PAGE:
Tunis, Tunisia, Nov 1, 2014 / 06:01 am (Aid to the Church in Need).- In Tunisia, public expressions of Christianity are against the law and the government frowns on conversions. But compared to the situation of the Church in other Muslim nations, circumstances in the North African country are tolerable.
“The Catholic Church in Tunisia can do its work without political problems, thank God. The authorities know that we have nothing to hide and that our charitable institutions are here to serve the Tunisian people,” Father Sergio Perez said in an interview with international Catholic pastoral agency Aid to the Church in Need.
The Argentine belongs to the religious order “Institute of the Incarnate Word” (IVE). He has been working as the parish priest of the Cathedral of Tunis for the last four years.
“The Catholic Church is the only religious community in the country that has an agreement with the state,” he observed. That agreement was concluded by the Holy See and Tunisia in the 1960s.
“It gives us legal certainty, but also brings restrictions. According to this modus vivendi, public expressions of the Catholic faith, such as processions, are not allowed. On the whole, this agreement also prohibits any form of proselytizing.”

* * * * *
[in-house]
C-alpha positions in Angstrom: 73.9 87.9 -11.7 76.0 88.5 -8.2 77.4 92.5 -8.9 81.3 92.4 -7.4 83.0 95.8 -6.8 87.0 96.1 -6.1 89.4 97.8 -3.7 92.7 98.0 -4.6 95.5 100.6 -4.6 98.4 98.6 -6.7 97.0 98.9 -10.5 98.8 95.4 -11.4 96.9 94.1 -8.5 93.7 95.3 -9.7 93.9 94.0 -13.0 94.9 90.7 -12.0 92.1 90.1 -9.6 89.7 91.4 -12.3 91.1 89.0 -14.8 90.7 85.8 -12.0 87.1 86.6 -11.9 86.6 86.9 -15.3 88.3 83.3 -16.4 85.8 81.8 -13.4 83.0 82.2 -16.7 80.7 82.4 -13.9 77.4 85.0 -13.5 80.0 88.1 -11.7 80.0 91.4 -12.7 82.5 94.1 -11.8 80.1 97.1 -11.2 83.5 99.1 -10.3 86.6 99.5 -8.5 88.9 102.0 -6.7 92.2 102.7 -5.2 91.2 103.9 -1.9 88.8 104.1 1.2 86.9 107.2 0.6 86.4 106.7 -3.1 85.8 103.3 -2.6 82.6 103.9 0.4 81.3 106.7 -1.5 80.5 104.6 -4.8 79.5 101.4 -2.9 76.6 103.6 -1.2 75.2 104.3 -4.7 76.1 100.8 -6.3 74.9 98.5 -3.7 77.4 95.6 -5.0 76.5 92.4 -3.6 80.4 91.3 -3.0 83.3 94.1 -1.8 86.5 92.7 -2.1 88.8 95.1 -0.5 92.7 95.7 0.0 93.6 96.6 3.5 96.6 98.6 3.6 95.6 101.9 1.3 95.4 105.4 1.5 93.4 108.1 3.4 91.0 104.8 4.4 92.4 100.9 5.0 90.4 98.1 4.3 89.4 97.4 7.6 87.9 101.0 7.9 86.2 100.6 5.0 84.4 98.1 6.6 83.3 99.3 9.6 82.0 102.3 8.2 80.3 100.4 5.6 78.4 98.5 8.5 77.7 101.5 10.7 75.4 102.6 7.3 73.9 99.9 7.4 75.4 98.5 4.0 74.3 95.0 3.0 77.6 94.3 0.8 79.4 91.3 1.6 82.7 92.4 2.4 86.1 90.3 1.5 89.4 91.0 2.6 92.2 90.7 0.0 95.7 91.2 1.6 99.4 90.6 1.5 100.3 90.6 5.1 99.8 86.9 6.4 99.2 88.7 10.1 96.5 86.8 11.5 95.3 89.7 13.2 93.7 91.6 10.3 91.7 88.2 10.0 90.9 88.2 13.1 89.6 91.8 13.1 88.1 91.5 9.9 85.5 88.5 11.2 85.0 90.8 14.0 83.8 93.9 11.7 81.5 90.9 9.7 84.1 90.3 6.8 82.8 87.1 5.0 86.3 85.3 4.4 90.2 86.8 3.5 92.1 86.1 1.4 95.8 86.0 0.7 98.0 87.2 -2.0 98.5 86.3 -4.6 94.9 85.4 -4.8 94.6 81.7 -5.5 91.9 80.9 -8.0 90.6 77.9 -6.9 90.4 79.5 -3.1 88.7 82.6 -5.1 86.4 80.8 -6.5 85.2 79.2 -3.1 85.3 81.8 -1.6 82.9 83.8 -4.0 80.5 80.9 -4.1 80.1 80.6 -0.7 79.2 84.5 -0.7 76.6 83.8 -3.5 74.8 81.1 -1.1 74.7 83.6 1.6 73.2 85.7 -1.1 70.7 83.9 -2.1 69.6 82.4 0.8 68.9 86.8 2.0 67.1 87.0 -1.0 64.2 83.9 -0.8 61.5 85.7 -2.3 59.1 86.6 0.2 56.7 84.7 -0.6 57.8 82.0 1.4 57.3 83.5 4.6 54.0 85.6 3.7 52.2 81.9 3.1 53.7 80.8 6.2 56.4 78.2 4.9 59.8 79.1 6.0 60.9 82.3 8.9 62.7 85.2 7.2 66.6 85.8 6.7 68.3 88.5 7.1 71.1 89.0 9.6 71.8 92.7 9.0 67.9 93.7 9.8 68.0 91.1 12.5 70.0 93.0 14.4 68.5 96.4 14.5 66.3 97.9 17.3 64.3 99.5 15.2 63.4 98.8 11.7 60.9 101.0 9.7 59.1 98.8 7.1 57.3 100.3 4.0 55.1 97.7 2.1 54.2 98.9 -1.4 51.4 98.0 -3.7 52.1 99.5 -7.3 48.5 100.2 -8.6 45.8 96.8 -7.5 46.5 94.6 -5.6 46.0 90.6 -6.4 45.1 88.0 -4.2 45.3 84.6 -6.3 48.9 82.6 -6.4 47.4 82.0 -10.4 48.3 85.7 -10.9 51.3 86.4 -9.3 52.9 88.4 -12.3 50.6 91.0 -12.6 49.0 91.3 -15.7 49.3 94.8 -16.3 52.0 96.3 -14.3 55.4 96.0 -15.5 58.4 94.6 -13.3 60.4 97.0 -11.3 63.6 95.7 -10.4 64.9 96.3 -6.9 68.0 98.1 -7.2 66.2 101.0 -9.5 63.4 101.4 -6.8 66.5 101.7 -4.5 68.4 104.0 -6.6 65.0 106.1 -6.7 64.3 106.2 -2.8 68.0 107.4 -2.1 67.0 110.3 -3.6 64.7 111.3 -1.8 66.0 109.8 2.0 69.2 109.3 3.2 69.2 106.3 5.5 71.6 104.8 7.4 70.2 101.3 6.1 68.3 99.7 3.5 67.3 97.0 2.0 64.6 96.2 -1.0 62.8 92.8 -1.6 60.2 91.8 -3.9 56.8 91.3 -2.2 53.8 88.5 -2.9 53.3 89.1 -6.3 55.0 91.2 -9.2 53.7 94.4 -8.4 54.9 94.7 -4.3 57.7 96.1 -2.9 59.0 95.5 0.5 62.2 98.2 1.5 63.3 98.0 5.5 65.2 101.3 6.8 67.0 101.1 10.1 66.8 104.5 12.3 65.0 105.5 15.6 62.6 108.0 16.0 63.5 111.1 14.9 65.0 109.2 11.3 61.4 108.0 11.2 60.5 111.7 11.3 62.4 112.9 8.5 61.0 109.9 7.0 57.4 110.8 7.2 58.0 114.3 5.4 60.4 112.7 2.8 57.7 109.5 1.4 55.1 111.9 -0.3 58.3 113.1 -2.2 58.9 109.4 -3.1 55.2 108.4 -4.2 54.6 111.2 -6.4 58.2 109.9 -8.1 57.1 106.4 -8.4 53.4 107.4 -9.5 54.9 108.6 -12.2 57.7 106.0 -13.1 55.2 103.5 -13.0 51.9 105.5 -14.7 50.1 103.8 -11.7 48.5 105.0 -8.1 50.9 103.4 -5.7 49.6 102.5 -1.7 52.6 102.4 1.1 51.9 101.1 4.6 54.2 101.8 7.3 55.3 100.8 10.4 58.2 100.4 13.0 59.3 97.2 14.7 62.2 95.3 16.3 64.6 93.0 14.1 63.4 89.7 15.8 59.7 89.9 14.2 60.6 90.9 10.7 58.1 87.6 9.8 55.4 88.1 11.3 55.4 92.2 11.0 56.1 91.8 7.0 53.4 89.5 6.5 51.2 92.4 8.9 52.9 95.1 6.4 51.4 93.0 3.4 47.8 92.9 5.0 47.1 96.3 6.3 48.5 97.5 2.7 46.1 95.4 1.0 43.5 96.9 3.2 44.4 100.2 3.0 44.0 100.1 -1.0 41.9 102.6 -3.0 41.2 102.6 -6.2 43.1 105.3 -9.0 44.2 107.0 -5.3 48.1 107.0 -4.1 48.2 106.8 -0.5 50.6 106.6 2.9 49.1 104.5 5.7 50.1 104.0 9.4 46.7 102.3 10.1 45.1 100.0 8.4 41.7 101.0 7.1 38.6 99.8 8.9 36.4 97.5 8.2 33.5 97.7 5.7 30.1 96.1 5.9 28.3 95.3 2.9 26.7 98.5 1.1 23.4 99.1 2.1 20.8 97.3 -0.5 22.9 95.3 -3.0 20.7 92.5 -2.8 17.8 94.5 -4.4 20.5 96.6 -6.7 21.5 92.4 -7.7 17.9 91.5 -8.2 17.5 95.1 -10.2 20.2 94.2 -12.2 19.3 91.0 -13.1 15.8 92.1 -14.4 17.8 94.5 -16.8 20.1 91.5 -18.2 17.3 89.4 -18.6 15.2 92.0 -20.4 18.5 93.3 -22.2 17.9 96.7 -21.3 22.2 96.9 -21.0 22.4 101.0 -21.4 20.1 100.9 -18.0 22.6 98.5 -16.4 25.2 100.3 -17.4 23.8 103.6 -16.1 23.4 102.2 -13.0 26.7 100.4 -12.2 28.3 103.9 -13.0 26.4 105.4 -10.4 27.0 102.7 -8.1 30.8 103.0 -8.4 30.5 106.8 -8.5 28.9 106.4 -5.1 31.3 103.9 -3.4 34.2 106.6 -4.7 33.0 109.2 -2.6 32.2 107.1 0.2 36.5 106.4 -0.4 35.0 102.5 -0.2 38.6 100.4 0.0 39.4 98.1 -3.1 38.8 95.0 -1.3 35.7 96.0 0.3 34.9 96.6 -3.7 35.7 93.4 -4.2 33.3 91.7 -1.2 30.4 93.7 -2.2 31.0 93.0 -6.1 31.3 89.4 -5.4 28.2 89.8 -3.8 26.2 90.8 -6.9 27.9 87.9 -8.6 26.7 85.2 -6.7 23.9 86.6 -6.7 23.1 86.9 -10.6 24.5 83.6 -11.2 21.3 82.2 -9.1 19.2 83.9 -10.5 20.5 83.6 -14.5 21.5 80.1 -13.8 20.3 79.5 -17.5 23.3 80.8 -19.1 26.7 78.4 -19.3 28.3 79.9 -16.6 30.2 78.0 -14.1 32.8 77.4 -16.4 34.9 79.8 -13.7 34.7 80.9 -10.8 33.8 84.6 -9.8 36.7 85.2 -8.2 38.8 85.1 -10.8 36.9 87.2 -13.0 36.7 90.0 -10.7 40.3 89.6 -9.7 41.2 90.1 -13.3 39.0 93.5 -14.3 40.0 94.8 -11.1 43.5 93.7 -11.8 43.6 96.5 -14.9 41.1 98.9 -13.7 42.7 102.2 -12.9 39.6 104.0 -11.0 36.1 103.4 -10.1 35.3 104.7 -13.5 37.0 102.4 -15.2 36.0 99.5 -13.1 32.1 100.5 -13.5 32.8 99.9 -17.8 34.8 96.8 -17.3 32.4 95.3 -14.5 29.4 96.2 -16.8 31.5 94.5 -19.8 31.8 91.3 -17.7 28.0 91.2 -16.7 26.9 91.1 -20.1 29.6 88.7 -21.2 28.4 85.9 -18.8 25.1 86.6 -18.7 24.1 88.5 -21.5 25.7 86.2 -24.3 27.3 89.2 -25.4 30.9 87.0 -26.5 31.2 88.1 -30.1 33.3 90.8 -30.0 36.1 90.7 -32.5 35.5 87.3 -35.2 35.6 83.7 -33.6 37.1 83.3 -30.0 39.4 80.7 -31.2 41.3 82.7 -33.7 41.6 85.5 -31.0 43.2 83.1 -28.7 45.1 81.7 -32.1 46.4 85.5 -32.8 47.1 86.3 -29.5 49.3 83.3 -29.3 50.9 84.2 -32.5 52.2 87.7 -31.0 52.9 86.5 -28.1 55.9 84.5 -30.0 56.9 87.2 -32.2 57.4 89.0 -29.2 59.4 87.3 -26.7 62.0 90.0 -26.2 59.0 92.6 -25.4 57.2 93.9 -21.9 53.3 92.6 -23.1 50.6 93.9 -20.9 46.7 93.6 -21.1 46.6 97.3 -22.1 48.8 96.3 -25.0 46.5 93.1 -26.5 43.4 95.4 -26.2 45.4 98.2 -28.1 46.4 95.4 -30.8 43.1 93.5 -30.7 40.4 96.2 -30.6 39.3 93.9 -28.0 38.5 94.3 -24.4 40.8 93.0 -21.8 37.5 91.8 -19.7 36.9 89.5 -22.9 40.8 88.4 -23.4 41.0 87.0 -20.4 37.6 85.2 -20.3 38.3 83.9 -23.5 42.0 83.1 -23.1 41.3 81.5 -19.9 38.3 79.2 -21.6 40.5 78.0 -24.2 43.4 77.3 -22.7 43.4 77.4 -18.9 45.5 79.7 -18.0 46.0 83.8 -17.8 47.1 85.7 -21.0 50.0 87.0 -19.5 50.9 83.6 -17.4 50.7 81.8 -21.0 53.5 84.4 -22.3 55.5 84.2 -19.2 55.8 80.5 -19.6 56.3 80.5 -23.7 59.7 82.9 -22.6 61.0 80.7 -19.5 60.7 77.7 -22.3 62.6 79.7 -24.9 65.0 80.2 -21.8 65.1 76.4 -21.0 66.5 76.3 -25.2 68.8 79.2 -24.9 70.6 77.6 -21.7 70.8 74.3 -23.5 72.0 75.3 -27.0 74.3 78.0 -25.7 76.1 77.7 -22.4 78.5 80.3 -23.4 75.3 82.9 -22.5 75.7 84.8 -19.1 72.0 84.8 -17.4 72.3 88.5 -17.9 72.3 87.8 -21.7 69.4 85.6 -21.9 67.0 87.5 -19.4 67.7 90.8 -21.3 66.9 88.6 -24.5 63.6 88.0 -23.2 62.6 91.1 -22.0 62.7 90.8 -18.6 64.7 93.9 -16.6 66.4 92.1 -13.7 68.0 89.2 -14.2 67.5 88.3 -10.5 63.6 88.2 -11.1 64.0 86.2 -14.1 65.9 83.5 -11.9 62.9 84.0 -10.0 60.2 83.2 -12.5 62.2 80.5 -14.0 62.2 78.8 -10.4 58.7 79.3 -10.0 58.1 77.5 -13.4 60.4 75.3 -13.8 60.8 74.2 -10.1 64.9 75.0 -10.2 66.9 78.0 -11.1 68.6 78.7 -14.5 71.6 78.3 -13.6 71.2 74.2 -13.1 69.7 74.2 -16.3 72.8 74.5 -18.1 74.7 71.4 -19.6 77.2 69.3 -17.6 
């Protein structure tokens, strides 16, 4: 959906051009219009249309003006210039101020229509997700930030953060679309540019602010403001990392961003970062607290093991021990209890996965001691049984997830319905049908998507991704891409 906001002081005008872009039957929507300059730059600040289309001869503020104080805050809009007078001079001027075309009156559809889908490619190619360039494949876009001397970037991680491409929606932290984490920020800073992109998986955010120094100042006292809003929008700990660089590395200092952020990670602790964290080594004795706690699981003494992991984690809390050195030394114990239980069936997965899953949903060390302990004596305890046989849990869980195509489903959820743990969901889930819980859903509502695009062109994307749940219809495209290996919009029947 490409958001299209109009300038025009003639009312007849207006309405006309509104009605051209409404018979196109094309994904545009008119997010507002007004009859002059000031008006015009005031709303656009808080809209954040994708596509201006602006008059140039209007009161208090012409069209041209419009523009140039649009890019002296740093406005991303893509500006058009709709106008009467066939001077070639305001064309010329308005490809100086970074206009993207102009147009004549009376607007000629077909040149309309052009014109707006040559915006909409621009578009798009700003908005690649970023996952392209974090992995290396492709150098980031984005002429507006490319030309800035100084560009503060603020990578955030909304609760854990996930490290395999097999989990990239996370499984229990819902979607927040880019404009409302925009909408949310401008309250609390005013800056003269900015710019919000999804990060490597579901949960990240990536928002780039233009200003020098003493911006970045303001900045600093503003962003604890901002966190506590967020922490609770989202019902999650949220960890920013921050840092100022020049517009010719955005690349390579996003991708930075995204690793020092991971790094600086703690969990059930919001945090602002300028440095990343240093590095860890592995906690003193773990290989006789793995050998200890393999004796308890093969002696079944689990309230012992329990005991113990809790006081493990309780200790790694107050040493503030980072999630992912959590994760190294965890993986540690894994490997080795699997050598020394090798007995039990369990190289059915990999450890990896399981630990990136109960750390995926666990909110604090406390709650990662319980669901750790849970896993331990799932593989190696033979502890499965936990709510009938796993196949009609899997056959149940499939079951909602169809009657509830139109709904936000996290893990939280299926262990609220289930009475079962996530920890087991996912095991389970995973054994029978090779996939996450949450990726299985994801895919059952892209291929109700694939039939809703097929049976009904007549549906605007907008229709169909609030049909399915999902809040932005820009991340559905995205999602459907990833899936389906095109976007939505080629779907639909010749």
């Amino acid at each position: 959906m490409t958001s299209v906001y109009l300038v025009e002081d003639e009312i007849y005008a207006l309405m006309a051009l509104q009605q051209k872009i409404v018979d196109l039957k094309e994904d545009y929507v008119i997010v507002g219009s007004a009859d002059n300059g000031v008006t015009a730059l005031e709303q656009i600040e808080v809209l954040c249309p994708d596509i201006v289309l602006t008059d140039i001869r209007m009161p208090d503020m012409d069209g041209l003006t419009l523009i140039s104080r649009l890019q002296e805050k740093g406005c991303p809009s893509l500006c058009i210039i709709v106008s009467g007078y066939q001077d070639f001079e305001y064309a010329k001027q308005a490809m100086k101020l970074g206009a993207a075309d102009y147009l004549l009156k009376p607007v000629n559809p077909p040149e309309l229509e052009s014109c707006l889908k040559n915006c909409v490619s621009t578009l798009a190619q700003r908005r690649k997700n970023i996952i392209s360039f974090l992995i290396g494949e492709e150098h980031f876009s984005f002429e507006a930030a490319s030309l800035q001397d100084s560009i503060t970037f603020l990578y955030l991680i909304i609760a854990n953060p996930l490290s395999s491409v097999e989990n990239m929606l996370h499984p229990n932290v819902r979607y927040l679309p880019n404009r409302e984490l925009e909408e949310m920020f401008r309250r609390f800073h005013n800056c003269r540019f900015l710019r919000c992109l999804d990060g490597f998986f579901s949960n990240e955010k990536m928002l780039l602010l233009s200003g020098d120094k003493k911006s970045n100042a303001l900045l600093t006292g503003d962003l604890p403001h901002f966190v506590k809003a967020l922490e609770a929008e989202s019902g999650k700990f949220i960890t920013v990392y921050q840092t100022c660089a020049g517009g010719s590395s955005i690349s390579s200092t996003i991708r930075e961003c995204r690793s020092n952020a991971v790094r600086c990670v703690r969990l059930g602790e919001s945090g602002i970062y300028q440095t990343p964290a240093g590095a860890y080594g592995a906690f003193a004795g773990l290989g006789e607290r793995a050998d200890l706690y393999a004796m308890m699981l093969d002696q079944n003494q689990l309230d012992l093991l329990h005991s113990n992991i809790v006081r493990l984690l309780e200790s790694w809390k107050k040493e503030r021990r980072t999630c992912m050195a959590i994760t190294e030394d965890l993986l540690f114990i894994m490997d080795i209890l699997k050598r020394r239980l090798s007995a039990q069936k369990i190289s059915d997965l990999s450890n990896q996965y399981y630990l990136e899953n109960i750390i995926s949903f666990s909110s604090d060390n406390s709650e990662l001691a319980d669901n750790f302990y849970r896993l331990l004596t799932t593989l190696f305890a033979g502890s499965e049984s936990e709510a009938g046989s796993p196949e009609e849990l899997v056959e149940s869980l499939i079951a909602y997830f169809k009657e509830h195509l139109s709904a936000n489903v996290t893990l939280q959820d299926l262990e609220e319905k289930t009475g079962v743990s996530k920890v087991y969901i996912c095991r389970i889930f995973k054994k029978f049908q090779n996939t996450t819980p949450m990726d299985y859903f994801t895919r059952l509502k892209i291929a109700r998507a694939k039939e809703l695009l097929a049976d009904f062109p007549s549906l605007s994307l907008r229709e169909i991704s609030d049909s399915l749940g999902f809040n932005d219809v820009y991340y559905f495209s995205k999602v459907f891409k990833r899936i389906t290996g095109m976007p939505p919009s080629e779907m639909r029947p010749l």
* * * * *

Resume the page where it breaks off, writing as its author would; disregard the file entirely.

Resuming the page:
Fr. Perez considers the country’s new constitution, which was approved in January of this year, to be step in the right direction.
“It not only guarantees freedom of worship, but also real freedom of conscience. This includes religious conversions, such as those from Islam to Christianity. This would be inconceivable in many Islamic countries.”
“Of course, theory and practice are two very different things. But these are still very new policies. We will have to see how things develop,” the missionary said.
Fr. Perez also reported a growing interest in Christianity in Tunisia.
“Thanks to Pope Francis, more and more people are becoming interested, especially those who follow Islam more for cultural than for religious reasons. This is also happening in Algeria and some other countries.”
Nonetheless, the priest views the large number of Tunisians who have joined jihadist groups with concern. Even so, he said, “Christians have not felt any threats from jihadists yet. The extremists are more menacing toward Tunisians who are considered too liberal” in their practice of Islam. Fr. Perez insists, moreover, that jihadism is a foreign import, lacking roots in the country.
The composition of Tunisia’s Christian community, which is almost exclusively made up of foreign nationals, has greatly changed in the last few years.